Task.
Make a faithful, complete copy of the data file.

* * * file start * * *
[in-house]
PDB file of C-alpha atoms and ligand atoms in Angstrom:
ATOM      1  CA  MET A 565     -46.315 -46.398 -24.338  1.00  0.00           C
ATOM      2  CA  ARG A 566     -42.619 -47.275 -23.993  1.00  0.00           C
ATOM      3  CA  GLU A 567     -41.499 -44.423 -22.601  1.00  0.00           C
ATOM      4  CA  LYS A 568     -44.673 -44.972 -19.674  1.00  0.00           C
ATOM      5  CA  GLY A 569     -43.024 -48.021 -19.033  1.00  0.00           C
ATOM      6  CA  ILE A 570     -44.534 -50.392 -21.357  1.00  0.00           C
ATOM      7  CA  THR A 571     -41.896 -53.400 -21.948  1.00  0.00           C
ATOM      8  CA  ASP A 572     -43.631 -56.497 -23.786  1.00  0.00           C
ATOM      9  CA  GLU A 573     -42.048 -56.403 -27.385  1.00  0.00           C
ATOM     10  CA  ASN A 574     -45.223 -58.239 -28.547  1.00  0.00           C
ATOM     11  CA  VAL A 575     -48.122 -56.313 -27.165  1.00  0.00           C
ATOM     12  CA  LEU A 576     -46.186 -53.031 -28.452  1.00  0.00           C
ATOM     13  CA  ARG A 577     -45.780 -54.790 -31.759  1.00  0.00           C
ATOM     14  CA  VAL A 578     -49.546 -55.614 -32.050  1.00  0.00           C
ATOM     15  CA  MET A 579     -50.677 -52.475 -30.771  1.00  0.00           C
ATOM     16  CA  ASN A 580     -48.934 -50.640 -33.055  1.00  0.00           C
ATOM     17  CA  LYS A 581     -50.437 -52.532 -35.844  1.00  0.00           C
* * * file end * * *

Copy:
[in-house]
PDB file of C-alpha atoms and ligand atoms in Angstrom:
ATOM      1  CA  MET A 565     -46.315 -46.398 -24.338  1.00  0.00           C
ATOM      2  CA  ARG A 566     -42.619 -47.275 -23.993  1.00  0.00           C
ATOM      3  CA  GLU A 567     -41.499 -44.423 -22.601  1.00  0.00           C
ATOM      4  CA  LYS A 568     -44.673 -44.972 -19.674  1.00  0.00           C
ATOM      5  CA  GLY A 569     -43.024 -48.021 -19.033  1.00  0.00           C
ATOM      6  CA  ILE A 570     -44.534 -50.392 -21.357  1.00  0.00           C
ATOM      7  CA  THR A 571     -41.896 -53.400 -21.948  1.00  0.00           C
ATOM      8  CA  ASP A 572     -43.631 -56.497 -23.786  1.00  0.00           C
ATOM      9  CA  GLU A 573     -42.048 -56.403 -27.385  1.00  0.00           C
ATOM     10  CA  ASN A 574     -45.223 -58.239 -28.547  1.00  0.00           C
ATOM     11  CA  VAL A 575     -48.122 -56.313 -27.165  1.00  0.00           C
ATOM     12  CA  LEU A 576     -46.186 -53.031 -28.452  1.00  0.00           C
ATOM     13  CA  ARG A 577     -45.780 -54.790 -31.759  1.00  0.00           C
ATOM     14  CA  VAL A 578     -49.546 -55.614 -32.050  1.00  0.00           C
ATOM     15  CA  MET A 579     -50.677 -52.475 -30.771  1.00  0.00           C
ATOM     16  CA  ASN A 580     -48.934 -50.640 -33.055  1.00  0.00           C
ATOM     17  CA  LYS A 581     -50.437 -52.532 -35.844  1.00  0.00           C